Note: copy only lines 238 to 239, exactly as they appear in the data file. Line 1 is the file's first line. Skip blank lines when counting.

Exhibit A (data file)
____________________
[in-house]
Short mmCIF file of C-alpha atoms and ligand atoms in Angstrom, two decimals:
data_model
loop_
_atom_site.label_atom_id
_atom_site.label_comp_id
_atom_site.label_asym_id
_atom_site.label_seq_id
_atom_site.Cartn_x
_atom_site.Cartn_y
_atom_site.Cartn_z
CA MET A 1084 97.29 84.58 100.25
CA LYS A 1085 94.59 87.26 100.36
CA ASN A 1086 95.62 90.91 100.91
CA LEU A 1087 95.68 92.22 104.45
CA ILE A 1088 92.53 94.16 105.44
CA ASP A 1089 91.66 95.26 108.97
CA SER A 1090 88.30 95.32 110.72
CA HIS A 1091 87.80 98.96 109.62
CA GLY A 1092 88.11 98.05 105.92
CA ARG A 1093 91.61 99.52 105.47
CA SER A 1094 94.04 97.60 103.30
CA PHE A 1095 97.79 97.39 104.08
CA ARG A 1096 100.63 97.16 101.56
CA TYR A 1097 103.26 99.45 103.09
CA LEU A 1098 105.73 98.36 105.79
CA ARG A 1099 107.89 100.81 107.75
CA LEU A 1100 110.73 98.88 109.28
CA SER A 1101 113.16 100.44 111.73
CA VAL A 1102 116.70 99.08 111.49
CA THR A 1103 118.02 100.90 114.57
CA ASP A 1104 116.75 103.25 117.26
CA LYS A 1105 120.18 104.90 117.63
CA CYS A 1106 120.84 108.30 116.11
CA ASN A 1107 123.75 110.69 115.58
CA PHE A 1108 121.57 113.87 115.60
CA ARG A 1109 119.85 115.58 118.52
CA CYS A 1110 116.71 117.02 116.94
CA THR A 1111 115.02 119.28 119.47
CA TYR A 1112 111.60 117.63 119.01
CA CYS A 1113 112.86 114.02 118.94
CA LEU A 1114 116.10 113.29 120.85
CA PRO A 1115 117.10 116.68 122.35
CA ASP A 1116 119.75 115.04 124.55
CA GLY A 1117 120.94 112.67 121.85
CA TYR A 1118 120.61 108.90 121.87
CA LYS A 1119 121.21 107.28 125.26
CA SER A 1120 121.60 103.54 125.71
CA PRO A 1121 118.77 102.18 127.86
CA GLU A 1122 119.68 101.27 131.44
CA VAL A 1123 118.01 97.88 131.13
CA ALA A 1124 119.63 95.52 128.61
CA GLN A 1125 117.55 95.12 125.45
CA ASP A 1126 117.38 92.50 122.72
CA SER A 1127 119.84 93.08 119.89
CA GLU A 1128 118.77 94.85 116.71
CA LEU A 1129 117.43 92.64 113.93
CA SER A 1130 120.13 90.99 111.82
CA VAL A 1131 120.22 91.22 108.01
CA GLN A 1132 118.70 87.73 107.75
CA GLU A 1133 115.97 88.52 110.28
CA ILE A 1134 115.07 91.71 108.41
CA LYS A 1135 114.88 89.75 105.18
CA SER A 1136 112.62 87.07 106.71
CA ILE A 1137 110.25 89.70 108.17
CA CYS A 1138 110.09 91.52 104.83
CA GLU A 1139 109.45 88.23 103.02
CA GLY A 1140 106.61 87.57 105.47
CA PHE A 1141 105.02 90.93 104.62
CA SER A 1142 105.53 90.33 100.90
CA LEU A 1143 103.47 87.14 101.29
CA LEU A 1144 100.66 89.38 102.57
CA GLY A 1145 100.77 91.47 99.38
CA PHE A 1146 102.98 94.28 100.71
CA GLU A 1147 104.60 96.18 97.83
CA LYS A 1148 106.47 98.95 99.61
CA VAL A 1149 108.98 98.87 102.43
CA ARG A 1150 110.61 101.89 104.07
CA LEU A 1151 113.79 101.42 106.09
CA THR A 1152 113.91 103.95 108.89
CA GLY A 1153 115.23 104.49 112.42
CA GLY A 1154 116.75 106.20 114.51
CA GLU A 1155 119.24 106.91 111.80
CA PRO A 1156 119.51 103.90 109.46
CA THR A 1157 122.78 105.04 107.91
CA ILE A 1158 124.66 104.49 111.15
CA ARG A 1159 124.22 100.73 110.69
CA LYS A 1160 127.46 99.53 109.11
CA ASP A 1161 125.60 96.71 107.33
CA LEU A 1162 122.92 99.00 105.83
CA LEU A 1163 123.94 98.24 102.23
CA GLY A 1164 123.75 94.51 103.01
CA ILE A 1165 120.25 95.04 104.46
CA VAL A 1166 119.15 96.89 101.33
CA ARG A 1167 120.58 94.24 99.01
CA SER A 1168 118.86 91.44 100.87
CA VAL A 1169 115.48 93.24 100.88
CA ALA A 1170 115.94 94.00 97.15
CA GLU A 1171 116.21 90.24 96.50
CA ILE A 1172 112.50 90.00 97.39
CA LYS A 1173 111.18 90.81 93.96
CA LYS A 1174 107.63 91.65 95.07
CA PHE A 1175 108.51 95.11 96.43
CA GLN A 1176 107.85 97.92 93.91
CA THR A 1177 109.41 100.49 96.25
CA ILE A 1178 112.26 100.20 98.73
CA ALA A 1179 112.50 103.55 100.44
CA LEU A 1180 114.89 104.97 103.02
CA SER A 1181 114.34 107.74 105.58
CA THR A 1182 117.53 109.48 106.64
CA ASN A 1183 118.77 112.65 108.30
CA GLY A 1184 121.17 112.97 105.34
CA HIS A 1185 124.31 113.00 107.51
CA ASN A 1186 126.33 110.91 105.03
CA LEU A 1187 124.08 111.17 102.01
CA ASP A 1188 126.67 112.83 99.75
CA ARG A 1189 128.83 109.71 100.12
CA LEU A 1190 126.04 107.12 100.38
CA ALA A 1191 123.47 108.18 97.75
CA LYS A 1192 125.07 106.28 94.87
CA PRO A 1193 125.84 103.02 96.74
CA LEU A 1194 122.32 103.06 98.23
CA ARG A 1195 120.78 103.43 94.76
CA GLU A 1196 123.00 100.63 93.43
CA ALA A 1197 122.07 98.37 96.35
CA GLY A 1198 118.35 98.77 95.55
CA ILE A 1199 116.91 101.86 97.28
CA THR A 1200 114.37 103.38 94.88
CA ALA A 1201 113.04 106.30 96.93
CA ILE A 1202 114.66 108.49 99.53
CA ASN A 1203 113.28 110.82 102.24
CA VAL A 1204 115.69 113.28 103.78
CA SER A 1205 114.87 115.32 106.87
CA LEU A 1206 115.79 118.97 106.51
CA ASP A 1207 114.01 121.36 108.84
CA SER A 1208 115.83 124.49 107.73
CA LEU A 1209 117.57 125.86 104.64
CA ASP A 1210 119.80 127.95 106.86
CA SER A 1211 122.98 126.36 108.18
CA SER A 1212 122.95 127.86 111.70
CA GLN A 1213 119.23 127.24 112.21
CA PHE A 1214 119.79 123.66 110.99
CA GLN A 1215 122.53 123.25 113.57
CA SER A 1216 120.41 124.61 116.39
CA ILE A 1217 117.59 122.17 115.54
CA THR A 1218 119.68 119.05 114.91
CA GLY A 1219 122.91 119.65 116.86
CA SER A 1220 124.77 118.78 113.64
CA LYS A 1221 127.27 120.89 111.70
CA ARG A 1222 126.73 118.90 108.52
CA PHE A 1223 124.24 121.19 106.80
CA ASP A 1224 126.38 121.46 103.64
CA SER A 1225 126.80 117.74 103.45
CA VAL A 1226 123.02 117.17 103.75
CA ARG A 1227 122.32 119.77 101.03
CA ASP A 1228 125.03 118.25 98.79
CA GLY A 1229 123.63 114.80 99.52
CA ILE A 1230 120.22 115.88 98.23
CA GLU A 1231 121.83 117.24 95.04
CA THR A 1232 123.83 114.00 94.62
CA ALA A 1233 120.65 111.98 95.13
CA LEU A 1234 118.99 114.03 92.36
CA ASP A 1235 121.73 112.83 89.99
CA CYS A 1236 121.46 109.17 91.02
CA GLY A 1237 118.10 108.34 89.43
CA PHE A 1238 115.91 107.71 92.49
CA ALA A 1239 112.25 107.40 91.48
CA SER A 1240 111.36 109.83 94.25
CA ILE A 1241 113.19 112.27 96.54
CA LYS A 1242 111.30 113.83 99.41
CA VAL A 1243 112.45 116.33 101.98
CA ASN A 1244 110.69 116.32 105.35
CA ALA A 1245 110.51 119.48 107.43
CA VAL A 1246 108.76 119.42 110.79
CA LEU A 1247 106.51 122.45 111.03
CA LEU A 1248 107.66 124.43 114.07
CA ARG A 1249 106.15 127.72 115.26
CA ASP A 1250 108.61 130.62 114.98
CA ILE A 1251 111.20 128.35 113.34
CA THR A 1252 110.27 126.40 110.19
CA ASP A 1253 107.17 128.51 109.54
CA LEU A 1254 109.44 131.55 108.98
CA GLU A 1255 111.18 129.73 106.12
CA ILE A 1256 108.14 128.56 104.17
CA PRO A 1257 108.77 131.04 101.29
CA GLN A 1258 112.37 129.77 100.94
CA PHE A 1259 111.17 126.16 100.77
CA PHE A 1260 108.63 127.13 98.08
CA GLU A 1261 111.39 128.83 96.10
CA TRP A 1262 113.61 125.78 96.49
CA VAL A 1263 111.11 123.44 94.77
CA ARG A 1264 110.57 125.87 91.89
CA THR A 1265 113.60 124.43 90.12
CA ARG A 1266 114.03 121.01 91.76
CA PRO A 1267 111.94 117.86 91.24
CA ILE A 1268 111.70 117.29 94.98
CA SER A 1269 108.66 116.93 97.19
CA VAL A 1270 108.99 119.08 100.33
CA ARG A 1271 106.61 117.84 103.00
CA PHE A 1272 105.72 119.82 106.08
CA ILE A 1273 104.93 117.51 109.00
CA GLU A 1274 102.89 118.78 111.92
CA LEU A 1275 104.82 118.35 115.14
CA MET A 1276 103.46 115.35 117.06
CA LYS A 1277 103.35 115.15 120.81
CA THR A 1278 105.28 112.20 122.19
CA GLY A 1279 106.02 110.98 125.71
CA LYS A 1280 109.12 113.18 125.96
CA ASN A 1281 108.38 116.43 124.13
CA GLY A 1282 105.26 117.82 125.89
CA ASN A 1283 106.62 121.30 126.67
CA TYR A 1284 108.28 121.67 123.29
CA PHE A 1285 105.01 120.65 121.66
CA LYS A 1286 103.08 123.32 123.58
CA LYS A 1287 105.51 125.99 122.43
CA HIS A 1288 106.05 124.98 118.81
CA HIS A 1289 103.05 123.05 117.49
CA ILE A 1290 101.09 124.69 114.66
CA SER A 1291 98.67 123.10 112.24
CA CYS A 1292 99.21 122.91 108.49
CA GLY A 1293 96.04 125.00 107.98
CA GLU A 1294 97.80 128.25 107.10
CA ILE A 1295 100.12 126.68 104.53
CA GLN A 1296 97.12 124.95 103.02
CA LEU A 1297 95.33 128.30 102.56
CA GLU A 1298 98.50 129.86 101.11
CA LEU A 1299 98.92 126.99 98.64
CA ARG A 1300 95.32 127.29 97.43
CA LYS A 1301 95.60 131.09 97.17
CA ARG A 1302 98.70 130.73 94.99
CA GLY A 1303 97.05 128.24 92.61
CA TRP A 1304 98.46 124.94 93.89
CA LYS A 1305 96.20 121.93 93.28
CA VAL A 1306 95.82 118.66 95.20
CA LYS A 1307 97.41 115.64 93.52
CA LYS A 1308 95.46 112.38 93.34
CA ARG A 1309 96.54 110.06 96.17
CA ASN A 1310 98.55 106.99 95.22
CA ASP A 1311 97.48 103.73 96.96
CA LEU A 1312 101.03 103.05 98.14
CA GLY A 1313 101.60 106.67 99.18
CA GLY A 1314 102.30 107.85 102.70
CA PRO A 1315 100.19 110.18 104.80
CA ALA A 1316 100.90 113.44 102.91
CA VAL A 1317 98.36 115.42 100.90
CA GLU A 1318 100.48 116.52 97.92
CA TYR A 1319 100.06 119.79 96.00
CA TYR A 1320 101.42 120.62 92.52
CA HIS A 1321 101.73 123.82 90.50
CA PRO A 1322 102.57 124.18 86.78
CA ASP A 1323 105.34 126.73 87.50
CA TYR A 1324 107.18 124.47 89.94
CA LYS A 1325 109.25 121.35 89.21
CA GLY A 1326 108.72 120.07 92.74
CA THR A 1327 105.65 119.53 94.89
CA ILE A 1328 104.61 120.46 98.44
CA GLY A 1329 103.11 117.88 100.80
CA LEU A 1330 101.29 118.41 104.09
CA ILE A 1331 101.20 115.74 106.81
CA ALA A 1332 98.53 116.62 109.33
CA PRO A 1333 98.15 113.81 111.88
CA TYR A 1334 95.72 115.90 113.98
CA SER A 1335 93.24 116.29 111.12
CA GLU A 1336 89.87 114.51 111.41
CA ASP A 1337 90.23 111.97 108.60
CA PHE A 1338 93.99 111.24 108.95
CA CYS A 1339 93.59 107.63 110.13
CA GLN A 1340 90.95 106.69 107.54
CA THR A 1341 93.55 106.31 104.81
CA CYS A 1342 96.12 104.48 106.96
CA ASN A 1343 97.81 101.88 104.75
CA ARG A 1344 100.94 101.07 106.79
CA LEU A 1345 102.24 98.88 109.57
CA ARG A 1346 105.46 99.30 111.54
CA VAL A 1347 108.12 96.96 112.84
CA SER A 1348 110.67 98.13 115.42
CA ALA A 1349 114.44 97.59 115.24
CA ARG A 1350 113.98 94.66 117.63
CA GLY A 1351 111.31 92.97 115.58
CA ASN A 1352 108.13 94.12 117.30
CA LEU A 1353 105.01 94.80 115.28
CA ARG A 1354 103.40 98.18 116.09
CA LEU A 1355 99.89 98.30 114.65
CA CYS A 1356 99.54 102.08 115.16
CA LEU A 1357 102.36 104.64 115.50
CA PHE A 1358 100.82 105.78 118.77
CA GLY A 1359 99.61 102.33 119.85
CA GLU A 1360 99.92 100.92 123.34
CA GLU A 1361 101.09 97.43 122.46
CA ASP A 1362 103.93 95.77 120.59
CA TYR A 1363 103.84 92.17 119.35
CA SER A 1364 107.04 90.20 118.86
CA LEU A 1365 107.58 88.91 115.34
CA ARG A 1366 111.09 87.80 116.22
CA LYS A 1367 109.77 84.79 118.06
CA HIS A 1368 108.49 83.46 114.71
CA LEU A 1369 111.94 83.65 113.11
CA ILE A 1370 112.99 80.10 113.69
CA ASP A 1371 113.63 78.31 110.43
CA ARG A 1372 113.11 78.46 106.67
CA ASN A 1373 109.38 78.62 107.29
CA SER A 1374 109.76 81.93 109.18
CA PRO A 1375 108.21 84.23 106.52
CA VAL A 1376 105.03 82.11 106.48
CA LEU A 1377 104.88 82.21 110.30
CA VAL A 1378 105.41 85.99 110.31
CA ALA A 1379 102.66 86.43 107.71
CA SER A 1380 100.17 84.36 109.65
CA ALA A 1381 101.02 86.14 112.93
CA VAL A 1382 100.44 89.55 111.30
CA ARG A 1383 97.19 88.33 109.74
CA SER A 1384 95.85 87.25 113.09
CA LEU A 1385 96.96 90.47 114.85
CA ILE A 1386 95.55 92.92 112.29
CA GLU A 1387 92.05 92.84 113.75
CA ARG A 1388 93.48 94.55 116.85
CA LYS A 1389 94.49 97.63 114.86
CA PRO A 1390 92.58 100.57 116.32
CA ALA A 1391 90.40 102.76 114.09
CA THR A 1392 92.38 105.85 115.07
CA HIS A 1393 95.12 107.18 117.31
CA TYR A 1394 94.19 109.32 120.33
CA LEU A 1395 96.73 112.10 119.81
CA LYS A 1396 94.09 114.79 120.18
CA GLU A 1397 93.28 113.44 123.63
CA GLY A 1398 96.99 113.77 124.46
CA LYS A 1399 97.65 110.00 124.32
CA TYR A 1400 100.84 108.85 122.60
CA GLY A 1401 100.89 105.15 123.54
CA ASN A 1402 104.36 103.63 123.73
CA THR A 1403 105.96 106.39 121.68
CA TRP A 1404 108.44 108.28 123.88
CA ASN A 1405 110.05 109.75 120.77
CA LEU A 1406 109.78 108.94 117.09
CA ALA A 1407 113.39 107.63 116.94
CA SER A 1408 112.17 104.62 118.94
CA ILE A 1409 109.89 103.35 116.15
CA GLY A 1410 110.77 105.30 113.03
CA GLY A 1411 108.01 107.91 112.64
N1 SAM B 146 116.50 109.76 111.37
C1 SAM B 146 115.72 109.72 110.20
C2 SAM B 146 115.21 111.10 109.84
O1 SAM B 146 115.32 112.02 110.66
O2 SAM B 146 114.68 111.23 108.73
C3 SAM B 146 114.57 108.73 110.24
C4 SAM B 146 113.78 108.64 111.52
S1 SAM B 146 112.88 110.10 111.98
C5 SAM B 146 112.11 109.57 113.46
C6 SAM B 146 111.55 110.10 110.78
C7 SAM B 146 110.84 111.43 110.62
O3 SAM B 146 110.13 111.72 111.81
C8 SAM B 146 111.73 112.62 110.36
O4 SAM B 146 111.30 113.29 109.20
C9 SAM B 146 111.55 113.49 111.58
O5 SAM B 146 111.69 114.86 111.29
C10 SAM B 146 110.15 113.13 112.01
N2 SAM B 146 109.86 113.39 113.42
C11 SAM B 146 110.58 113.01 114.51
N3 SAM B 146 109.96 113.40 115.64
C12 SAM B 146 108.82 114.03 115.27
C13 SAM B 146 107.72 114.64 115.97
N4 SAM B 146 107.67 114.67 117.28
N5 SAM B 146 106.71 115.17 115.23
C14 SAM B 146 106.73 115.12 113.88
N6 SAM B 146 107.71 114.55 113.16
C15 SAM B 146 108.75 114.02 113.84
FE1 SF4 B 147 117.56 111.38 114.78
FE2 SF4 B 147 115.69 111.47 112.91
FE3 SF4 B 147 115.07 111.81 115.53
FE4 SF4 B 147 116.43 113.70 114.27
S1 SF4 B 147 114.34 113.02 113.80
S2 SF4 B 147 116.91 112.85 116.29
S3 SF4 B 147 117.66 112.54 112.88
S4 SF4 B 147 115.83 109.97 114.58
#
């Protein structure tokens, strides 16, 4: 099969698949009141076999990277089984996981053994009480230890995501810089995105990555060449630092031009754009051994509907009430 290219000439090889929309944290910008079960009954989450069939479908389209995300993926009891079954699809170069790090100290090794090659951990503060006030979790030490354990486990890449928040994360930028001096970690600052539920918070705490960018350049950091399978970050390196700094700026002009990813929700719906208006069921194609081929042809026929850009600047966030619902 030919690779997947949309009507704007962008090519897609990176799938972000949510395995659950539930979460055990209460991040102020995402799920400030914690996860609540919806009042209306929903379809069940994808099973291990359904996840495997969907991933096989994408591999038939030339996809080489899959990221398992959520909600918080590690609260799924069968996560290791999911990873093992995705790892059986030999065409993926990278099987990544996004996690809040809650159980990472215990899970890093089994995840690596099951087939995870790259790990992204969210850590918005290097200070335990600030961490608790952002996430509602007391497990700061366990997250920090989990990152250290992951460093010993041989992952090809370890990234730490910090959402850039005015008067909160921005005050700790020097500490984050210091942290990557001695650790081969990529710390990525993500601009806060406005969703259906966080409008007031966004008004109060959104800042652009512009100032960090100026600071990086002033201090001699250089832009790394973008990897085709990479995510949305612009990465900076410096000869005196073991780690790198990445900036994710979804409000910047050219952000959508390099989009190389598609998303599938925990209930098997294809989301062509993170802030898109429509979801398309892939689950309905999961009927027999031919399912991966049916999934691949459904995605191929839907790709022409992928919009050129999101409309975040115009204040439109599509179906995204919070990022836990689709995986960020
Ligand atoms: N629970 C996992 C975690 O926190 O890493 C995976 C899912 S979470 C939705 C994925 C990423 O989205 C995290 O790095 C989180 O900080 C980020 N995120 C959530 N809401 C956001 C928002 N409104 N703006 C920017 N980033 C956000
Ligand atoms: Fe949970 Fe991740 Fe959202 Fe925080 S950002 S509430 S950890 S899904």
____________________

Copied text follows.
CA ASN A 1310 98.55 106.99 95.22
CA ASP A 1311 97.48 103.73 96.96